This lesson will introduce you to the essentials of music notation. In it, I'll summarize the essentials of the system of notes and how to read them.
Western music is written on a staff that consists of five lines:
Staff lines are counted from the bottom:
Notes can be placed anywhere on the staff, on both lines and spaces:
We haven’t actually defined any specific notes at this point. For that, we need a clef:
A clef defines one specific line as representing a particular note. In this case, the G clef defines the note G, specifically the G above middle C. In this case, the G clef is called the treble clef:
See how the treble clef wraps around the second line from the bottom? This line, then, is the note G:
By convention, the treble clef is always placed on the second line from the bottom, so that makes it easy to learn.
There are two other clefs, the F clef:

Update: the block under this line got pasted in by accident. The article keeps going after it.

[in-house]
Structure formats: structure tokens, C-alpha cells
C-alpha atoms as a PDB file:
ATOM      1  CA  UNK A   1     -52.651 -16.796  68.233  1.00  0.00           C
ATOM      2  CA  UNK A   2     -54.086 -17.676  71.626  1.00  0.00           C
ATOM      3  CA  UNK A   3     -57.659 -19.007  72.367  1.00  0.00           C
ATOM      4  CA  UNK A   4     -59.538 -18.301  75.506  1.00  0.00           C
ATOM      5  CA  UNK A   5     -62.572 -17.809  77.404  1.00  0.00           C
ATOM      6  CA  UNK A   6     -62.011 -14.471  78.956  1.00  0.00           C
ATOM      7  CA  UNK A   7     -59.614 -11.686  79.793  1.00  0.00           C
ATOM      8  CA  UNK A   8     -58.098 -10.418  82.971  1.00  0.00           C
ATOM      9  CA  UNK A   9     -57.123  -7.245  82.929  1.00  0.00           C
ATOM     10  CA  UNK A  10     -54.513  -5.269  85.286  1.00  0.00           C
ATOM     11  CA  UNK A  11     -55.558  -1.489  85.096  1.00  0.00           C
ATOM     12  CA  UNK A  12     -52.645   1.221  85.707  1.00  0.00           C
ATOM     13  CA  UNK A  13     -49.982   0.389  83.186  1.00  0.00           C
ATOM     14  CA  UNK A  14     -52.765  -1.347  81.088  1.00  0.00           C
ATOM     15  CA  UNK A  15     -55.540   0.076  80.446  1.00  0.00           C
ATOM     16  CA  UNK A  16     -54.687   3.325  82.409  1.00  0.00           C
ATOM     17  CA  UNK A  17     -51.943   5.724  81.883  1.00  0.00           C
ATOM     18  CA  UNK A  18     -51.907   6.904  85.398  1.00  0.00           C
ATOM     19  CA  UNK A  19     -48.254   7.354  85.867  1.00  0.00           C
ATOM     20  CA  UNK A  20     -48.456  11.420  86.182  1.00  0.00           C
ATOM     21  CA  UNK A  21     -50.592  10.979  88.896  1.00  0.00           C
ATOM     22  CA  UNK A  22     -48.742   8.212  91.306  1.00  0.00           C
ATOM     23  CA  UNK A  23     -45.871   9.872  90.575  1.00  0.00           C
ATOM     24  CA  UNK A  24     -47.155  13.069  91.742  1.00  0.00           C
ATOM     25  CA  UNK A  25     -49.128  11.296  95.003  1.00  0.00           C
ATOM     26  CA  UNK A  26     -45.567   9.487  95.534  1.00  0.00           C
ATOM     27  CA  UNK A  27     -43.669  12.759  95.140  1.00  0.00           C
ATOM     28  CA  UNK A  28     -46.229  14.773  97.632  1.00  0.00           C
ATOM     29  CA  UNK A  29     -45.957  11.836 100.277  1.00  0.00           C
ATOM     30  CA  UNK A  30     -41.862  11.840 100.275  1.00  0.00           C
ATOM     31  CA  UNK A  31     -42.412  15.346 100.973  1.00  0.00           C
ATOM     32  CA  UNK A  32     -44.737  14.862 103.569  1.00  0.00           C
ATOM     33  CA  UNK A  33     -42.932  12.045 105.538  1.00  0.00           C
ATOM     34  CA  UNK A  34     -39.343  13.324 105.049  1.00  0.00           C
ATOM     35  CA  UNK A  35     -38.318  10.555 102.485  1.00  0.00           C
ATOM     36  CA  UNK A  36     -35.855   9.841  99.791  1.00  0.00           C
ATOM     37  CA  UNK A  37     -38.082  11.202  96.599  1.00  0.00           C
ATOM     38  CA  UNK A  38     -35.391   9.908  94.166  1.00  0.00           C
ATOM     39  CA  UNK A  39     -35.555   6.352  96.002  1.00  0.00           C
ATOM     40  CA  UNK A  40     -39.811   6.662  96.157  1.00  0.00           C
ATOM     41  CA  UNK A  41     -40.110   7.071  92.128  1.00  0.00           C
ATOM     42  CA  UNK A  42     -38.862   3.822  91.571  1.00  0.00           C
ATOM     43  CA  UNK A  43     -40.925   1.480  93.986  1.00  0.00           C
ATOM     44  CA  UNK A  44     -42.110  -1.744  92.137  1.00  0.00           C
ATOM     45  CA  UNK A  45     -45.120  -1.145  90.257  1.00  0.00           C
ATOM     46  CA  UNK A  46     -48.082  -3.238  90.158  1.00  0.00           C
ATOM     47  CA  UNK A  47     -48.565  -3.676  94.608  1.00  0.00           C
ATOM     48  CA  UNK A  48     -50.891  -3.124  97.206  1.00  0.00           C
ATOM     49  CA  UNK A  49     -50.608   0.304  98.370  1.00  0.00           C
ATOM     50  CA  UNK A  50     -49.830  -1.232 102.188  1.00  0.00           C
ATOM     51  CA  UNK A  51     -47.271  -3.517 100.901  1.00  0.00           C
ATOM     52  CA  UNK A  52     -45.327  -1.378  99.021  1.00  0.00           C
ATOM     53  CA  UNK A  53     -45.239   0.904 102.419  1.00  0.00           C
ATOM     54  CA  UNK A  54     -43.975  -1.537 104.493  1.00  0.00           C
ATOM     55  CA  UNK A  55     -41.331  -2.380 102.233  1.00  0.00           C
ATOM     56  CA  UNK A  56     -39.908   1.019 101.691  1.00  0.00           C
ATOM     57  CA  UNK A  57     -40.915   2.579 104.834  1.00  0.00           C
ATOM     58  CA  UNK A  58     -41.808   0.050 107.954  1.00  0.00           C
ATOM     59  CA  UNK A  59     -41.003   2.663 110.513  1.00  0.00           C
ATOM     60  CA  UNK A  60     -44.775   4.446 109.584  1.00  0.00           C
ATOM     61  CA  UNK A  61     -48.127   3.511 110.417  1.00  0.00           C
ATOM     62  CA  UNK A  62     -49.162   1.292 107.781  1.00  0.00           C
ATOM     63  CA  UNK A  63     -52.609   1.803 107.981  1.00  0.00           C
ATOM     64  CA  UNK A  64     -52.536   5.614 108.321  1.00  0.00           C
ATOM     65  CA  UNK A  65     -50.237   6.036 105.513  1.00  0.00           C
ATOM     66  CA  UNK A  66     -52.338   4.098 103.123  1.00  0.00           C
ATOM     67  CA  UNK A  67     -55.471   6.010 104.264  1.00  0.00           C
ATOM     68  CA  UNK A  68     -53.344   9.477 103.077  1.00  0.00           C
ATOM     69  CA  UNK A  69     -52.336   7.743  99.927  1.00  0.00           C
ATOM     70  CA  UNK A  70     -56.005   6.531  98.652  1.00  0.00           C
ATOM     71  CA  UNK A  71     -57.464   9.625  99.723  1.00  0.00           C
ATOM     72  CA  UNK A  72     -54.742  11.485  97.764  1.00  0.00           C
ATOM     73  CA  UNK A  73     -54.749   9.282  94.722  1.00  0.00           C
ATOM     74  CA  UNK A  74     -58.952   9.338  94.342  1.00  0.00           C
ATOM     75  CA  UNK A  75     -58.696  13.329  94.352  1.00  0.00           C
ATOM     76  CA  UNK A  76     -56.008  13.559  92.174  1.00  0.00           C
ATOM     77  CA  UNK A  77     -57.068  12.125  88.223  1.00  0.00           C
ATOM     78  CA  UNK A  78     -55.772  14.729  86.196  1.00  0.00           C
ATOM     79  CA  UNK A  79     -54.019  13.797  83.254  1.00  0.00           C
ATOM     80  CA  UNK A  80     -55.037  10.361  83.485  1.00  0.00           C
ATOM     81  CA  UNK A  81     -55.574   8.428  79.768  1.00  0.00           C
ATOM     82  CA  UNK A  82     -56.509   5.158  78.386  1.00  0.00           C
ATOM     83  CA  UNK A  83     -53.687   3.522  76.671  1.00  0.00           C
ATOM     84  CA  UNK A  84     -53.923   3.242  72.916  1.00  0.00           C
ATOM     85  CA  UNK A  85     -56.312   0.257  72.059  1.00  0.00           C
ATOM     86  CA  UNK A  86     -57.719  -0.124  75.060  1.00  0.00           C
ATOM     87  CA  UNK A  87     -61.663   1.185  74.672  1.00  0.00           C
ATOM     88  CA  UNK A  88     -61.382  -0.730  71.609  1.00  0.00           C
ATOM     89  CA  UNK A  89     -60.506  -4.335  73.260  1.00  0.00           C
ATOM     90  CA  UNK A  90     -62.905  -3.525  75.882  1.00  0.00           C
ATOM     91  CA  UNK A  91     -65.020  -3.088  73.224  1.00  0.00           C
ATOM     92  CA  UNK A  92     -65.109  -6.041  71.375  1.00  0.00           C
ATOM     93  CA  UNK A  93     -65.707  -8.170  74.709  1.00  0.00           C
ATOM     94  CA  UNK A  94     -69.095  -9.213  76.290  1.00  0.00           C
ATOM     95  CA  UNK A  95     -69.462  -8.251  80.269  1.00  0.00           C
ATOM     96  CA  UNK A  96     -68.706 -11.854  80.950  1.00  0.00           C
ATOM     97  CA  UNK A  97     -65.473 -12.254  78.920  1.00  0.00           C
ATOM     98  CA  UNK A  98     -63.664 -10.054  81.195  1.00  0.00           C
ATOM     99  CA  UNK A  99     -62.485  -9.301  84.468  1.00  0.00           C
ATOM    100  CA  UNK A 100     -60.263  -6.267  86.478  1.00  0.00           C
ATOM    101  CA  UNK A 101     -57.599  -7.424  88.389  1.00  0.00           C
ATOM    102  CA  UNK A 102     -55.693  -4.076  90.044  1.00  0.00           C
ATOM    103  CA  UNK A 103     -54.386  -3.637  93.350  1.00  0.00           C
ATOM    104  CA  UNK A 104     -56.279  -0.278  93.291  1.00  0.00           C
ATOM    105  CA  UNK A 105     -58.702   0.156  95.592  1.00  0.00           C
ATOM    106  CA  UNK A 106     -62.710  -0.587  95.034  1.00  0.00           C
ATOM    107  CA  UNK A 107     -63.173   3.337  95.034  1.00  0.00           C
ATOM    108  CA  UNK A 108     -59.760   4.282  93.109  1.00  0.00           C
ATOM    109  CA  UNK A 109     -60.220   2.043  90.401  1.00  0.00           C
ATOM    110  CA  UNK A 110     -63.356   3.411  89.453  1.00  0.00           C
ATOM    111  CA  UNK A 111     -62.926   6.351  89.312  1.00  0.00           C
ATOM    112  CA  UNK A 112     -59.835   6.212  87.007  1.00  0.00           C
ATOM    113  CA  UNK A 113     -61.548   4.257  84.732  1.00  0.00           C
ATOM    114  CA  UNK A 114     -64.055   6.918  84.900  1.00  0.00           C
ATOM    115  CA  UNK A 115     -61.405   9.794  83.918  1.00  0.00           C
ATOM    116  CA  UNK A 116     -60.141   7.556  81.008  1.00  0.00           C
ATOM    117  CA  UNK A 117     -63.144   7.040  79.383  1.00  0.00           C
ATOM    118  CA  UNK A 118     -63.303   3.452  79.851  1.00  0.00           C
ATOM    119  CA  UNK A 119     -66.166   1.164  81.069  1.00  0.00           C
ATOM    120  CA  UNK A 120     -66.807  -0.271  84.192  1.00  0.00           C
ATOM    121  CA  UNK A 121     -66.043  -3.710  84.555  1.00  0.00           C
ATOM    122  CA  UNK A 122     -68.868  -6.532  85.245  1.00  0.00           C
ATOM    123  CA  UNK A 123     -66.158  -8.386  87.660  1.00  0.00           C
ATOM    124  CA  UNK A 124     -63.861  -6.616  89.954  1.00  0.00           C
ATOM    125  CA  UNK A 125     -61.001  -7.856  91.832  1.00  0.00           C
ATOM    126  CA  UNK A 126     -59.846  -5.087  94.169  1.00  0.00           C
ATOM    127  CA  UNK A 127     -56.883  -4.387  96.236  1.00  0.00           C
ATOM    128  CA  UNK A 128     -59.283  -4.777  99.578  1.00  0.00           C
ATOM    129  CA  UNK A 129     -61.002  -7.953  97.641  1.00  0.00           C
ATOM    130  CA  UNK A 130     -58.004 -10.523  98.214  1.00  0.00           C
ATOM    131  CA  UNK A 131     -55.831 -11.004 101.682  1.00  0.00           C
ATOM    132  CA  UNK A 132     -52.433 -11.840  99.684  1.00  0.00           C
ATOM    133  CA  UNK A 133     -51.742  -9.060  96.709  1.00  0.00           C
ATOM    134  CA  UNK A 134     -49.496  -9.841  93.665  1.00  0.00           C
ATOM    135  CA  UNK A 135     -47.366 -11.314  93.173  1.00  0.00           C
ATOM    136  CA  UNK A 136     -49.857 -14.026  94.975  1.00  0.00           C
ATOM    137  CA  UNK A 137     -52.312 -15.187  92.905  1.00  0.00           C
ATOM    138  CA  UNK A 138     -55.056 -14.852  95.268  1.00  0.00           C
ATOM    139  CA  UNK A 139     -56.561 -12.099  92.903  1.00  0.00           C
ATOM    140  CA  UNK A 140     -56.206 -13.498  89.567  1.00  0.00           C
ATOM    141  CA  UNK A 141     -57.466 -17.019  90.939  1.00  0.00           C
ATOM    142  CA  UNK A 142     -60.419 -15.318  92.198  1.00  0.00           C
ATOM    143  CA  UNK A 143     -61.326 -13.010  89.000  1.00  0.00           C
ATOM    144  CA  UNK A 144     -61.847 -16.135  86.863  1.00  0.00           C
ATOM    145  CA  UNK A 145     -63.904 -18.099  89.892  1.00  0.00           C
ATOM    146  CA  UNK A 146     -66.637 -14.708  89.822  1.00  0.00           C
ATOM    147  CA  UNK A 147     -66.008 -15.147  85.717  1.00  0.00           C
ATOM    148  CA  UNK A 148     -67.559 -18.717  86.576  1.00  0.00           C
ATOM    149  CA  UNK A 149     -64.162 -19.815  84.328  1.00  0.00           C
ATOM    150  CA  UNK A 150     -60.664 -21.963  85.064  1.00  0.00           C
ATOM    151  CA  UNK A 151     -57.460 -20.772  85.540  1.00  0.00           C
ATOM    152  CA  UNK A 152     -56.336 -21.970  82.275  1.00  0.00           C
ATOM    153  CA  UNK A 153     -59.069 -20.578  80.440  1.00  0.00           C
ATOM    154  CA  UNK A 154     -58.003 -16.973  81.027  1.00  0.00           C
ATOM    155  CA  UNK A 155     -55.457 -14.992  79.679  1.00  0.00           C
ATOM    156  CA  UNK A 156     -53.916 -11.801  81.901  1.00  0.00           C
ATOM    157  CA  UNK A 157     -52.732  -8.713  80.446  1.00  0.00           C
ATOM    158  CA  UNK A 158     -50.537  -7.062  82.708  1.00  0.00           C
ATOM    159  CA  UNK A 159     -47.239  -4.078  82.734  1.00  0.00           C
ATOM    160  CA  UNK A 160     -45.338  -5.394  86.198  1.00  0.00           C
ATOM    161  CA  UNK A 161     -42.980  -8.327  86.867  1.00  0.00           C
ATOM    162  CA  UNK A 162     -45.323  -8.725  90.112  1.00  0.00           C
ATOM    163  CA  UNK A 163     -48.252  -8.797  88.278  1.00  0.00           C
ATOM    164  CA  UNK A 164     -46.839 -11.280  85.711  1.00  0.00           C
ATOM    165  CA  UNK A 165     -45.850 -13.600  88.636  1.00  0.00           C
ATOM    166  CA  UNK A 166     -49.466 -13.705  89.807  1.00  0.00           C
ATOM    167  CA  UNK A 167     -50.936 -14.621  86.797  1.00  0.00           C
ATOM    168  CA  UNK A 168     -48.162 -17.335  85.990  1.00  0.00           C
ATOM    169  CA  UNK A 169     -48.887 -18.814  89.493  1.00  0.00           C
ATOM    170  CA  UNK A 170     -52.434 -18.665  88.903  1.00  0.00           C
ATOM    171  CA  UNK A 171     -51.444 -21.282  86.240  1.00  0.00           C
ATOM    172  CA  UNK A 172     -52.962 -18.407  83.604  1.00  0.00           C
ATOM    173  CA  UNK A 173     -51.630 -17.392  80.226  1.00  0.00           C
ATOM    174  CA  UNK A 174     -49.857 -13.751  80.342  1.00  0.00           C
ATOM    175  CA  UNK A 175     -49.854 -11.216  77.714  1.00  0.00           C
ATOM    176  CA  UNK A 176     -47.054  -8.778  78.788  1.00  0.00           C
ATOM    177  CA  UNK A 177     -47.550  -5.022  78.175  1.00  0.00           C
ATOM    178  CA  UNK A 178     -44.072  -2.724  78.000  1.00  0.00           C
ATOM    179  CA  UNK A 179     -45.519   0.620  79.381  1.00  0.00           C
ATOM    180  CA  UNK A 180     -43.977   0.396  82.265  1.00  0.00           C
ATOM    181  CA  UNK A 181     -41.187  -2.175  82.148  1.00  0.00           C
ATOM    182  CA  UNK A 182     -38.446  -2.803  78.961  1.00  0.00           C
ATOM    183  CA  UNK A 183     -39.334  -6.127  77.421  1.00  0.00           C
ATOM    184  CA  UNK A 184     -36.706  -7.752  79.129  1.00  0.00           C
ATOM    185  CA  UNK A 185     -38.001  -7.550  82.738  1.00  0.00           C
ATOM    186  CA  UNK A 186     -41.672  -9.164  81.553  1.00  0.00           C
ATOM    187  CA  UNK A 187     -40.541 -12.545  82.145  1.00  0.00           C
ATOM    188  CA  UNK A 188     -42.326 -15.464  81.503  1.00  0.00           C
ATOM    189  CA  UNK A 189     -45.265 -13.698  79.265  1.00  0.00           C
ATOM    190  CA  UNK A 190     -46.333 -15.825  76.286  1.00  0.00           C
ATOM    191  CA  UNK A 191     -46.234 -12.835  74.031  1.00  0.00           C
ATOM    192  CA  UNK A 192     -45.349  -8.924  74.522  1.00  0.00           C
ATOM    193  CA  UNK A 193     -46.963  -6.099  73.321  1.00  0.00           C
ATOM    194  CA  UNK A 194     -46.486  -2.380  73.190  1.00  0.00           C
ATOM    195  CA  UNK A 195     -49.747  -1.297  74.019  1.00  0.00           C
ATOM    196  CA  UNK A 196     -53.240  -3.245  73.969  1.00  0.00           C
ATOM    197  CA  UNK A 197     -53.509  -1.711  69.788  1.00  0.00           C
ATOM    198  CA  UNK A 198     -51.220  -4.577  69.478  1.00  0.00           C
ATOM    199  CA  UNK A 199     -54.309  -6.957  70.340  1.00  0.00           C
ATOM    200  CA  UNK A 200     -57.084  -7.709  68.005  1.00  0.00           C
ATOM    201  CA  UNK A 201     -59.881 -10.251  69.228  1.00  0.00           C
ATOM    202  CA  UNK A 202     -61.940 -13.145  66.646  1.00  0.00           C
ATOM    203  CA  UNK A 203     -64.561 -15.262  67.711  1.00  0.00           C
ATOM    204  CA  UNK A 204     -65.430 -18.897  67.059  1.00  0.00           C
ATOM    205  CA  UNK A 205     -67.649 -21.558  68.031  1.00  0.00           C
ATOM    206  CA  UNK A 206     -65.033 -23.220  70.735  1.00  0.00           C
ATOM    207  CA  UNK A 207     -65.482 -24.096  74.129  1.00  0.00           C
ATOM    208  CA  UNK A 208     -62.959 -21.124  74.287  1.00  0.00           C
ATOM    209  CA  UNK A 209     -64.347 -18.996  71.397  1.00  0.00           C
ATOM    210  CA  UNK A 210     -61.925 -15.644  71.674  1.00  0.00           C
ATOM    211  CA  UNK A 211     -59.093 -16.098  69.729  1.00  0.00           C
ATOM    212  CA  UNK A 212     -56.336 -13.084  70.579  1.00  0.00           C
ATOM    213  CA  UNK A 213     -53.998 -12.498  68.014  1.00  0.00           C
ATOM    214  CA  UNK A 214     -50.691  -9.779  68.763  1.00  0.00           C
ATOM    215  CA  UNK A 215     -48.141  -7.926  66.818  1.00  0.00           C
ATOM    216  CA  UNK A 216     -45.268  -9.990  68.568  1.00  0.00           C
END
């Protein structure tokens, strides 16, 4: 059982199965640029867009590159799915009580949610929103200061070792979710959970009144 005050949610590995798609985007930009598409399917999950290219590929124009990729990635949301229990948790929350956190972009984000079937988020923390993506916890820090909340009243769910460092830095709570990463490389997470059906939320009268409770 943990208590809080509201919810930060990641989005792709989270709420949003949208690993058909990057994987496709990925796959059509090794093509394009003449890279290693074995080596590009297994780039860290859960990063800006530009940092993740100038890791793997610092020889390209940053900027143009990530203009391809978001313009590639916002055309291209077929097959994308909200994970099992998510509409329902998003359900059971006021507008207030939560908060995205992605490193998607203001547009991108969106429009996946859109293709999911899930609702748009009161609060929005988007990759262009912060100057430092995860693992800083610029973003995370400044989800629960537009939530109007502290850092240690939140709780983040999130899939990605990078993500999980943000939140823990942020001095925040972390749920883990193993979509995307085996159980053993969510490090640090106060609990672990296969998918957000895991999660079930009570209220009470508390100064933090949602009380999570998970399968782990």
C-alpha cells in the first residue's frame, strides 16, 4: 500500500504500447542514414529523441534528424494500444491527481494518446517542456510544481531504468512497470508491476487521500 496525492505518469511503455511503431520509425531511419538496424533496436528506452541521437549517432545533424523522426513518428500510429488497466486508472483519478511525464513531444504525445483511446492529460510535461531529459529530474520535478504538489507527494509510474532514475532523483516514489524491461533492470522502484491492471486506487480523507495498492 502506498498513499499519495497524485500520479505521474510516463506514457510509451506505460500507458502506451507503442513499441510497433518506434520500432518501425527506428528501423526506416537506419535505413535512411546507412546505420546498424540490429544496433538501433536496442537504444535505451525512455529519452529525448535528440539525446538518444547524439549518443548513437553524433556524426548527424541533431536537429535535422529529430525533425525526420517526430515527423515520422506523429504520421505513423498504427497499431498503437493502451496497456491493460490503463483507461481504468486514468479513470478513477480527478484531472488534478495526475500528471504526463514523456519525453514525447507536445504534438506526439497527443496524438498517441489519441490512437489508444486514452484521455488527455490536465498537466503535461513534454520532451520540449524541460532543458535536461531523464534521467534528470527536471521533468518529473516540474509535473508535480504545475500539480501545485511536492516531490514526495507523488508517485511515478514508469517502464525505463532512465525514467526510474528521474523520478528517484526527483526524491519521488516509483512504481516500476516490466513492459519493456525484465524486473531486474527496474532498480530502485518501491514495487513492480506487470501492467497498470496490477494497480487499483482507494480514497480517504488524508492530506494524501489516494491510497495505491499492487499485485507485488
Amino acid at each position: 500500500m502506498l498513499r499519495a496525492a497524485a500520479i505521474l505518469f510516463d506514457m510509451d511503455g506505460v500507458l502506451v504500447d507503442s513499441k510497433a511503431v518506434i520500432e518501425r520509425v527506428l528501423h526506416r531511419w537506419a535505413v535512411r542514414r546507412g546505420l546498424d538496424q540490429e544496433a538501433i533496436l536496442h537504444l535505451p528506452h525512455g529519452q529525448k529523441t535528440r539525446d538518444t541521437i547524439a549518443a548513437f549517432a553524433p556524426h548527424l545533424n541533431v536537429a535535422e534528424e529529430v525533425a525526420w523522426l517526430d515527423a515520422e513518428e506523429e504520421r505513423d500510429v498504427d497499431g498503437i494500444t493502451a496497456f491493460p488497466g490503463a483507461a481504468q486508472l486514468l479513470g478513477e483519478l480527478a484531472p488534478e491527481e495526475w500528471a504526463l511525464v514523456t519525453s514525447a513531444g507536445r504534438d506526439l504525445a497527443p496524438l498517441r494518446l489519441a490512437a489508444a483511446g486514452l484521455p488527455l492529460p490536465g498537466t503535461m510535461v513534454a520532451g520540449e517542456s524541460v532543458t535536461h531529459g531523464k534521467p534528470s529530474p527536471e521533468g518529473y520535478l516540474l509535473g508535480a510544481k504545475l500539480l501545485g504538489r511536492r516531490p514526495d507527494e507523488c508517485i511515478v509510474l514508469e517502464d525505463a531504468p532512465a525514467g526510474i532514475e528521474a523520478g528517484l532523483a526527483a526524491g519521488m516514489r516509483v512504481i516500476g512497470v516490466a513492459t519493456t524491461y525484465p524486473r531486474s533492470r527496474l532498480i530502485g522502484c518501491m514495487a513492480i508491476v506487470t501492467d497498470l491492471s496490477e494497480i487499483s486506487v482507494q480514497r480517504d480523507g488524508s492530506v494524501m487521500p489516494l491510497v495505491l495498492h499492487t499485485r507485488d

… and the C clef:
The F clef is placed on the fourth line from the bottom, in which case it’s called the bass clef.:
Notes on this line are F, specifically the F below middle C:
The C clef can be placed on any line, and that line will define middle C.
Many students are very confused by the clefs when learning music notes, but if we relate them to the piano they actually become quite simple. If you’re learning the piano, you’ll be happy to discover that only the bass and treble clefs are used in piano music.
You should know that middle C is the C in the middle of the piano keyboard, the C closest to you if you’re sitting in the “front row center” of the piano:
Notice how middle C isn’t even on the staff in this case? In order to notate it, we need a ledger line:
For the treble clef, middle C is below the staff, so this time we need a ledger line below the staff:
With these rules as guidelines you should now be able to learn the notes in music notation with ease.
Next lesson: How to Read Piano Notes
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